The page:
Judge Ethel Simms Julien awarded more than $1 million to seven people who filed the class-action suit against the New Orleans school board and the state. Her decision cleared the way for more damages to be awarded to an estimated 7,000 others. It was not immediately clear whether the defendants -- including the Orleans Parish School Board, the state school board and Department of Education and the state itself -- would appeal.
The ruling came almost seven years after levee breaches during the storm caused 80 percent of the city to flood.
With the population scattered and schools in no shape to open, the Orleans Parish School Board dismissed more than 7,000 teachers and other employees.
In more than 40 pages that accompanied the rulings, Julien said the fired teachers and others were deprived of "the vested property interest held in their tenured or permanent employment positions."
It took years for the case to even come to trial. Then, post-trial proceedings, transcription of court proceedings and the compilation of volumes of evidence took months.
The lawsuit is one element in an education story that has brought widespread attention to public schools in New Orleans where, even before Katrina, the system was plagued by corruption, mismanagement and poor student achievement.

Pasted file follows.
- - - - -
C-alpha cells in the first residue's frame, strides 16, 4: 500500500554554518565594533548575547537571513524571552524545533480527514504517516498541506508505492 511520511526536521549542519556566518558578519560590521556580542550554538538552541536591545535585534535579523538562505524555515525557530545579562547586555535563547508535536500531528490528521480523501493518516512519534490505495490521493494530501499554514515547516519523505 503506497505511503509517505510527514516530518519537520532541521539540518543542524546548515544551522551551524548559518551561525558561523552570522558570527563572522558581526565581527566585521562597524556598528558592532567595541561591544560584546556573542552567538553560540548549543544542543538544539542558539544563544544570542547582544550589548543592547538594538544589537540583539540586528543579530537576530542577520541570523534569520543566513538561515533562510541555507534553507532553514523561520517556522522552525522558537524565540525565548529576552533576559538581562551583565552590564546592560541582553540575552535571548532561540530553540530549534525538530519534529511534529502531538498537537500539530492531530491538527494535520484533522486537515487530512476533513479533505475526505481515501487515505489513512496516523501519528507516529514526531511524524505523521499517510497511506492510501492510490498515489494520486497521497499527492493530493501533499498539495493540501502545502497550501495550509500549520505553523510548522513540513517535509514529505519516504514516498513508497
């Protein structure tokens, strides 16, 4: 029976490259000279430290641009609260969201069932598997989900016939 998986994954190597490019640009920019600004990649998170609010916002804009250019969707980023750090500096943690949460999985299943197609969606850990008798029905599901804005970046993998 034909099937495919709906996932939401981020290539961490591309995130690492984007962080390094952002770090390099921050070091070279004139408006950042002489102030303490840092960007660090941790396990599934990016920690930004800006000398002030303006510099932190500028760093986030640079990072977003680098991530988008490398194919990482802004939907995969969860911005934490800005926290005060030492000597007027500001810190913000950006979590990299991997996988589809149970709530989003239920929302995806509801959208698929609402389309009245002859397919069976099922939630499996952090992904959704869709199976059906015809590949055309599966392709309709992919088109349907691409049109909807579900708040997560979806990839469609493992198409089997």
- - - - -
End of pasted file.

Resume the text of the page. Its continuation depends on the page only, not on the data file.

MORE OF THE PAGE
In the months after the August 2005 hurricane, the state took over most of the city's public schools, leaving only a few higher-performing schools in the hands of the board. Most of the approximately 70 schools run by the state's Recovery School District in New Orleans have been turned over to independent charter organizations. The local school board has chartered numerous schools as well.
The result has been steady if often incremental progress overall. But there also have been complaints about the state running local schools; allegations from some that local communities don't have enough say in the operation; and complaints that teachers and others who lost their jobs after the storm have been treated unfairly.
"Teachers who had devoted their lives to education found themselves without a job, without health care and without a safety net," state Sen. J.P. Morrell said in an interview earlier this year. "A lot of them felt betrayed."
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